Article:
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Cellular Phone mast Sectorisation Setups

To provide optimal coverage and to meet differing capacity requirements, mobile network operators primarily build masts with multiple, usually two or three, radio sectors. Some omni-directions masts which have only one sector do exist still.

Phone Mast Sectorisation Video

Triple Sector (when three panels are mounted together): Probably the most common

Triple sector masts are ubiquitous in both urban and rural areas, due to their relative simplicity and ability to provide good coverage, capacity and flexibility. 

These are all trisector masts. The one on the left is, perhaps, the most obvious because three antenna panels are visible. However, the vast majority of monoples have three panels and thereby are trisector too. 

Some masts have multiple panels per side of the mast, which can make things a little confusing. As long as the panels on a side of the mast are pointing the same direction, they can typically be thought of as one panel. Therefore, the bottom right example above is still a triple sector mast, despite having six panels. For examples where multiple panels per side affects things, look at the complex setups at the bottom of the page. 

This is the radiation pattern you get from mounting three of the 65 degree panels with maximum separation between them. You can see that we now have signal in every direction. However, in some areas it is a little bit weak.

In most areas, there are not just single, solitary, masts. This means that the main beams of the sectors can be aligned to produce continuous coverage in an area.

Tri sector masts are generally great, but for certain situations, another approach is required.

Bisector masts (Two panels, usually pointing directly opposite).

It is possible to see that this mast only has two panels, not three like seen above; this is a bisector mast. 

This shows a trisector pattern with a road passing nearby. A trisector setup is potentially inefficient here because one sector does not cover the road at all and the other two sectors are pointing diagonally at it=sub optimal coverage.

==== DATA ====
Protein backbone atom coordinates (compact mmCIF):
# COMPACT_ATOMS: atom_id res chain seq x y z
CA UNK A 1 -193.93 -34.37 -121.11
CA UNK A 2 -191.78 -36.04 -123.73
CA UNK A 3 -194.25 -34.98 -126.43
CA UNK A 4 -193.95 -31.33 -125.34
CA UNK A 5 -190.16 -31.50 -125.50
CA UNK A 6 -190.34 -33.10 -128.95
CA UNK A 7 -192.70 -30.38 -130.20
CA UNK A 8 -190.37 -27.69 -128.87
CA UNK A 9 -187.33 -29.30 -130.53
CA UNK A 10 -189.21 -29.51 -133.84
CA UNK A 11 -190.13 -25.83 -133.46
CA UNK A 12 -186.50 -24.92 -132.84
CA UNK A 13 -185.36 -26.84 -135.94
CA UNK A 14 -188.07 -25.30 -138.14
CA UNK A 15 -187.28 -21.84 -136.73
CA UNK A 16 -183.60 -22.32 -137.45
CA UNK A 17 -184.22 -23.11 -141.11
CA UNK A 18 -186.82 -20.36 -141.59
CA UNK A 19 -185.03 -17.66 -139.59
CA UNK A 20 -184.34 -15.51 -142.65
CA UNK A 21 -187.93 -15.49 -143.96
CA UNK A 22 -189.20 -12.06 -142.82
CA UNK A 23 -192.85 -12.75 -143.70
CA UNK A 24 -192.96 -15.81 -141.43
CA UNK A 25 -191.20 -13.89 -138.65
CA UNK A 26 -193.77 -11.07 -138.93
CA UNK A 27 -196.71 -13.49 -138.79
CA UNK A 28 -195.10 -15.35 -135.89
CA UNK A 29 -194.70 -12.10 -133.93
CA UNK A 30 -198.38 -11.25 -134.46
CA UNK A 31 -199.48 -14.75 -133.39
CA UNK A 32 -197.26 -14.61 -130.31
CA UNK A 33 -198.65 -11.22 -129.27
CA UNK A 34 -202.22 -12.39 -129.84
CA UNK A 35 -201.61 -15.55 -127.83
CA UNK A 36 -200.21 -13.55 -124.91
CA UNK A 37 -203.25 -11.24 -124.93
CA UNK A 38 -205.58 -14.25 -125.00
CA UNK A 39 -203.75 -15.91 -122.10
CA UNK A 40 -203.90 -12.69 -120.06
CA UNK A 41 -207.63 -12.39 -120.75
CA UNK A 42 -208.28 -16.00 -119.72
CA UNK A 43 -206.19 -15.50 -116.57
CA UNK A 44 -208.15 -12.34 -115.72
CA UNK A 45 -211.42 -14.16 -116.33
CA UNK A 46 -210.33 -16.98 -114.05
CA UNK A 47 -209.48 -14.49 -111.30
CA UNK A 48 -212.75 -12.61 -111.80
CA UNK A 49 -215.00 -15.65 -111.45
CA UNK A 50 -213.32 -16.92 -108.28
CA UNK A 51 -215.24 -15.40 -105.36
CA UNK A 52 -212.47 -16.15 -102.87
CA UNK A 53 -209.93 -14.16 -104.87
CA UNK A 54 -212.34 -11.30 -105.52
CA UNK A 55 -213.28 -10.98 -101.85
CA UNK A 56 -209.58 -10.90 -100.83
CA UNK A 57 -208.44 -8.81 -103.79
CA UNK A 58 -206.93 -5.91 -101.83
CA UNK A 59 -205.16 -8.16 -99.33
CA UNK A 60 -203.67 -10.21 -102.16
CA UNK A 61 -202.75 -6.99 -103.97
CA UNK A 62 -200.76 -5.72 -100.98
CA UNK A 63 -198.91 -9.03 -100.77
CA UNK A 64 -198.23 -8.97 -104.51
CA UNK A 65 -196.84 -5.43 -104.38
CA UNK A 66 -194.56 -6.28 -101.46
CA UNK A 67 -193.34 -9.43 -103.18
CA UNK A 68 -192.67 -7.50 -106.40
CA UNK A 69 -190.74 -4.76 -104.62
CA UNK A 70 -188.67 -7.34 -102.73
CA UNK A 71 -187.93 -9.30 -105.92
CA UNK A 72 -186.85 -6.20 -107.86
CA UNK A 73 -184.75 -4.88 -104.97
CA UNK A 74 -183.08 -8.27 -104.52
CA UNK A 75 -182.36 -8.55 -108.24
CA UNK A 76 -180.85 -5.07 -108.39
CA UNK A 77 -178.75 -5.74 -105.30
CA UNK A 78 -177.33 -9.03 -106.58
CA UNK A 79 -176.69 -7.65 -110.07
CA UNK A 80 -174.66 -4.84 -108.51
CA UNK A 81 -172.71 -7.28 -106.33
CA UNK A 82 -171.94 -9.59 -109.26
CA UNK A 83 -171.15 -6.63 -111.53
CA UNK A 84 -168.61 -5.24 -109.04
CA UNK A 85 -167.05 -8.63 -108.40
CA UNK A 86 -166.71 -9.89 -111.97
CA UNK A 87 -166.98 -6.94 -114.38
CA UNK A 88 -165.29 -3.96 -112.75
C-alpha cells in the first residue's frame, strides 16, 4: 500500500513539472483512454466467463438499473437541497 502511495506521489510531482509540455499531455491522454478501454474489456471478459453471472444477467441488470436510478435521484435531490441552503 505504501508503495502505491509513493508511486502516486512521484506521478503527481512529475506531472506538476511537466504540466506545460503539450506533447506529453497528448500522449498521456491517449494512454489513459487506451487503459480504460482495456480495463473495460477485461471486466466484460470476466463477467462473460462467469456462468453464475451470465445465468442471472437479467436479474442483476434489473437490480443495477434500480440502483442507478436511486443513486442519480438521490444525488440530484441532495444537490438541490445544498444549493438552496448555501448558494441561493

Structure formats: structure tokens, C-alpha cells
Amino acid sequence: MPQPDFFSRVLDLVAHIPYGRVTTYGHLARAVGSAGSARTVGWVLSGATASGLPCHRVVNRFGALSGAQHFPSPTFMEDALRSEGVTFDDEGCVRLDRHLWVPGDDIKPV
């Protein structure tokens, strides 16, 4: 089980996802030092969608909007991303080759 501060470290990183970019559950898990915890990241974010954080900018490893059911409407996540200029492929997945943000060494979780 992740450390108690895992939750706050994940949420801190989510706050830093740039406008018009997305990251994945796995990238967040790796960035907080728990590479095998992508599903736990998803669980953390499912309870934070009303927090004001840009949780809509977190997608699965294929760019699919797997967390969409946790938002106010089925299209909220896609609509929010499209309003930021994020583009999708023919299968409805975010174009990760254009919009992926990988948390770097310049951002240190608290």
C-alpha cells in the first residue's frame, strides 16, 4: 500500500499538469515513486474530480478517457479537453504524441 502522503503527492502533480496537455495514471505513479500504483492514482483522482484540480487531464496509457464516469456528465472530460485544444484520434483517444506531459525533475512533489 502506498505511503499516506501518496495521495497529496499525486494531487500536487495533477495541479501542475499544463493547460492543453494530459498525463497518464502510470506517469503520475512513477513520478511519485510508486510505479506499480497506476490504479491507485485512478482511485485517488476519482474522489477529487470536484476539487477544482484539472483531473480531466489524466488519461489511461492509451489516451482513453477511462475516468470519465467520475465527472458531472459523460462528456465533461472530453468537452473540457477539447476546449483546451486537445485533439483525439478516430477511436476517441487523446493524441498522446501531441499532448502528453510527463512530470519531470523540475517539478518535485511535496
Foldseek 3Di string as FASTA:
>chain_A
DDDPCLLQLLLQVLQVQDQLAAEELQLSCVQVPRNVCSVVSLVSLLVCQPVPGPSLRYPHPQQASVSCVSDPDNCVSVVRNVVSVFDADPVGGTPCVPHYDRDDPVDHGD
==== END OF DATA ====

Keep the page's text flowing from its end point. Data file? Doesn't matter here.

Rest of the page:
Here is the radiation pattern for a bisector mast with directly opposing panels. It is clear how much better it serves the road compared to the trisector. However, trisector masts are still regularly used because of communities and areas that need good coverage perpendicular to the road.  

Bisector masts are almost always used for railways due to the straight nature of railtracks and lack of requirement to serve perpendicular areas.

Single Sector/Omnidirectional

These are quite rare nowadays, due to their limited range and capacity. However, are still sometimes seen in rural areas.

A Vodafone 2G 900MHz Omni-directional Monopole.

Another 2G 900MHz omnidirectional mast, often called a pitchfork.

The radiation pattern is equal on all sides due to the omni-directional nature of the antennas.

Other setups: Six Sector, Beamforming, Split tilt

A Six Sector mast on the M62. These provide a pattern not too different from the single sector omnidirectional mast. Having users on six split between six sectors slightly increases capacity, though not by a factor of two (having such overlap between the beams has counter effects).

A trisector mast's beams can be 'split' to effectively produce six sectors. In the case of the middle example, differential tilt can be achieved, where two panels are fitted on the side of the mast: one pointing up/vertical and one pointing down (slanted). The panel pointing downwards will only serve those close to/below the mast, whereas the one vertically orientated those further away. This splits the sectors.


With beamforming panels, it's possible to beamform, producing six sectors aswell.

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